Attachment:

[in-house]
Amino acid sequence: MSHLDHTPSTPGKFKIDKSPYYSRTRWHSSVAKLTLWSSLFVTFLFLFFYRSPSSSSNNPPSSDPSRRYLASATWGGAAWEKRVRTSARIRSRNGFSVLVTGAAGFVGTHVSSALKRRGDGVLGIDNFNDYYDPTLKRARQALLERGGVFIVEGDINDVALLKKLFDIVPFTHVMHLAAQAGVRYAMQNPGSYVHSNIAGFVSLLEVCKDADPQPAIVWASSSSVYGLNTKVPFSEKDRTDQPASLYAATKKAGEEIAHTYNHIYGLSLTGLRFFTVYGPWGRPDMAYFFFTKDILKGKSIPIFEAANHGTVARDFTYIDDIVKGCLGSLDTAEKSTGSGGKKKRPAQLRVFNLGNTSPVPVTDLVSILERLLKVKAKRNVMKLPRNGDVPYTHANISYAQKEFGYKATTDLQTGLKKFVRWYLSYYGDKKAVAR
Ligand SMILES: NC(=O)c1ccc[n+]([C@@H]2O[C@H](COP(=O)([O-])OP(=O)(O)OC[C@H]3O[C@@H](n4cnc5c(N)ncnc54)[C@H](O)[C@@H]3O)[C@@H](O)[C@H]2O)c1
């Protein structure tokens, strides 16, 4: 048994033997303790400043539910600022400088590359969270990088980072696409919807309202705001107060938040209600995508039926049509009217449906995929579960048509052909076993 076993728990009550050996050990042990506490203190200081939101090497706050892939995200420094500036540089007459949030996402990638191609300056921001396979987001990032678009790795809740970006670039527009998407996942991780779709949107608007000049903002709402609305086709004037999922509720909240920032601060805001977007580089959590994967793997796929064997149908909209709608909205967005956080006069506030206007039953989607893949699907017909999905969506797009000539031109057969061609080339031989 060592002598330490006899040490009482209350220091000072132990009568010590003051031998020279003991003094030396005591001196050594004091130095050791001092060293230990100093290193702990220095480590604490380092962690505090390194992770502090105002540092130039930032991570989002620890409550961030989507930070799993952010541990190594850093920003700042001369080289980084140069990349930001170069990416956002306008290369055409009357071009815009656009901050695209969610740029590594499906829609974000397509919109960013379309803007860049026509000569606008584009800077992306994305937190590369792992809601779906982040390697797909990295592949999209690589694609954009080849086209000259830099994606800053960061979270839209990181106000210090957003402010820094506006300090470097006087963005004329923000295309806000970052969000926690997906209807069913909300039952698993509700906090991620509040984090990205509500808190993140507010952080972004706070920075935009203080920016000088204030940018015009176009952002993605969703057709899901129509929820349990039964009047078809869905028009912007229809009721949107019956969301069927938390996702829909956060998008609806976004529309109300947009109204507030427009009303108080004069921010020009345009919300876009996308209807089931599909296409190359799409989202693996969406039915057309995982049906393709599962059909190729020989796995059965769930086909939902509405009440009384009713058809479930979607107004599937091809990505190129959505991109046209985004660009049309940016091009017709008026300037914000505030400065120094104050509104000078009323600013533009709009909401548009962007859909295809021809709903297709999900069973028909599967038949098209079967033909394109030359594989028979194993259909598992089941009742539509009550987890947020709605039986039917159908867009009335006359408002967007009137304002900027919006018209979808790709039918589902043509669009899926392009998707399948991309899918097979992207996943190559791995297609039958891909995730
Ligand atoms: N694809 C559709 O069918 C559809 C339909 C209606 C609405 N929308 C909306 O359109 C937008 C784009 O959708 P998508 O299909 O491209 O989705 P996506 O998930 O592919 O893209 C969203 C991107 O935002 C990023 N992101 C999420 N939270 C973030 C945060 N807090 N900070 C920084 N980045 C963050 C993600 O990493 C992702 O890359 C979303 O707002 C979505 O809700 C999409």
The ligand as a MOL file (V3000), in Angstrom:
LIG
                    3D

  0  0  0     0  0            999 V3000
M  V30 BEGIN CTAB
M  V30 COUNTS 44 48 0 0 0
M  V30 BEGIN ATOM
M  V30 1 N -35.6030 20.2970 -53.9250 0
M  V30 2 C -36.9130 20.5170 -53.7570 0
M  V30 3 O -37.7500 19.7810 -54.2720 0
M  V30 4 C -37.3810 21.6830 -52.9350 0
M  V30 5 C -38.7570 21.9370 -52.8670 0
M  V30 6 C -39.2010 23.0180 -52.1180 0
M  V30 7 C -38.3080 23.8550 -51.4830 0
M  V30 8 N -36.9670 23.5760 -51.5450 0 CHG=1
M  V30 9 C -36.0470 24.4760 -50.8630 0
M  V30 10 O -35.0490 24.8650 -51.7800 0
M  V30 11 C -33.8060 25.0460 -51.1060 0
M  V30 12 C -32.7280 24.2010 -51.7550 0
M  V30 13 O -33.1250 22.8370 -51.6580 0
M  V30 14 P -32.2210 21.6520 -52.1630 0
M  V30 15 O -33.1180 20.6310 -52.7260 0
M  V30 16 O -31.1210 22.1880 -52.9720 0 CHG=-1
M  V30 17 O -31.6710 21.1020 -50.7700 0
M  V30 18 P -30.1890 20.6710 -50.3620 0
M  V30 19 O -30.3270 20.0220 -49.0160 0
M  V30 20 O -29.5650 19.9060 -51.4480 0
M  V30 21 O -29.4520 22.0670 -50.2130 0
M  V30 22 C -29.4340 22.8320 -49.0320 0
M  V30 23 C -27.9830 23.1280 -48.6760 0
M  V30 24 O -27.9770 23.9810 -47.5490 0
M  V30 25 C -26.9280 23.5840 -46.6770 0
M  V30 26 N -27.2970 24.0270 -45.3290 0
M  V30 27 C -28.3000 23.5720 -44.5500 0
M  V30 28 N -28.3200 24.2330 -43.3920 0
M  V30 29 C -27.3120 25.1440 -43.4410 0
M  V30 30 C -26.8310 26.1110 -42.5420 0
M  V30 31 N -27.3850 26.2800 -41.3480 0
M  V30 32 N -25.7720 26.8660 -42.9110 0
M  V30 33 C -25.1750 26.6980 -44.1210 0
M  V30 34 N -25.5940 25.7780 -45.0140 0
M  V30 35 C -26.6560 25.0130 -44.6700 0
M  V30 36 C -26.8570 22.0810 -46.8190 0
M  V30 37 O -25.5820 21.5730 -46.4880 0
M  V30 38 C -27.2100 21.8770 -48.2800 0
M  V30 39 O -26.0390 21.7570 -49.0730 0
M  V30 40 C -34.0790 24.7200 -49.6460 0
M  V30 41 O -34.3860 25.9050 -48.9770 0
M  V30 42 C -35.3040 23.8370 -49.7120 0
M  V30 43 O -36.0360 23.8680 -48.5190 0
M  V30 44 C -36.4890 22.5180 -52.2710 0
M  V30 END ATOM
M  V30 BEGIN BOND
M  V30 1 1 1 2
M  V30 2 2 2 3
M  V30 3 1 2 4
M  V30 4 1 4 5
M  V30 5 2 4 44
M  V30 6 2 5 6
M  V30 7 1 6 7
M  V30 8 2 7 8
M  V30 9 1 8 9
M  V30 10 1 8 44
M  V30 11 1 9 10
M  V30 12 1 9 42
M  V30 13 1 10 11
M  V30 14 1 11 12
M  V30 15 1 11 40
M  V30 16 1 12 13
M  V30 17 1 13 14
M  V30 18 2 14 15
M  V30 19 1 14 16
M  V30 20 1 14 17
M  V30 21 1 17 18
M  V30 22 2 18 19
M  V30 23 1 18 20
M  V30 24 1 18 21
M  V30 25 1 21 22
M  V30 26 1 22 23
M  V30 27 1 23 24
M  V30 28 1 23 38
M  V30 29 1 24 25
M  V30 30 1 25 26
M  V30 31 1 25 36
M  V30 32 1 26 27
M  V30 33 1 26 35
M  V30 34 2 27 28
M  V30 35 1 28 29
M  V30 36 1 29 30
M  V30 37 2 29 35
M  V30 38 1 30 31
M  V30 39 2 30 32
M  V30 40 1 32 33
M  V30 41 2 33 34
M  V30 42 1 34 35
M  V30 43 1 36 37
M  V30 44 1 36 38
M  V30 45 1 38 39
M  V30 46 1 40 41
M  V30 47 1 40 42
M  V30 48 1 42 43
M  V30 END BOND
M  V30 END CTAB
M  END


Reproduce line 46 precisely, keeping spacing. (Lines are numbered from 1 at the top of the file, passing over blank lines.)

M  V30 34 N -25.5940 25.7780 -45.0140 0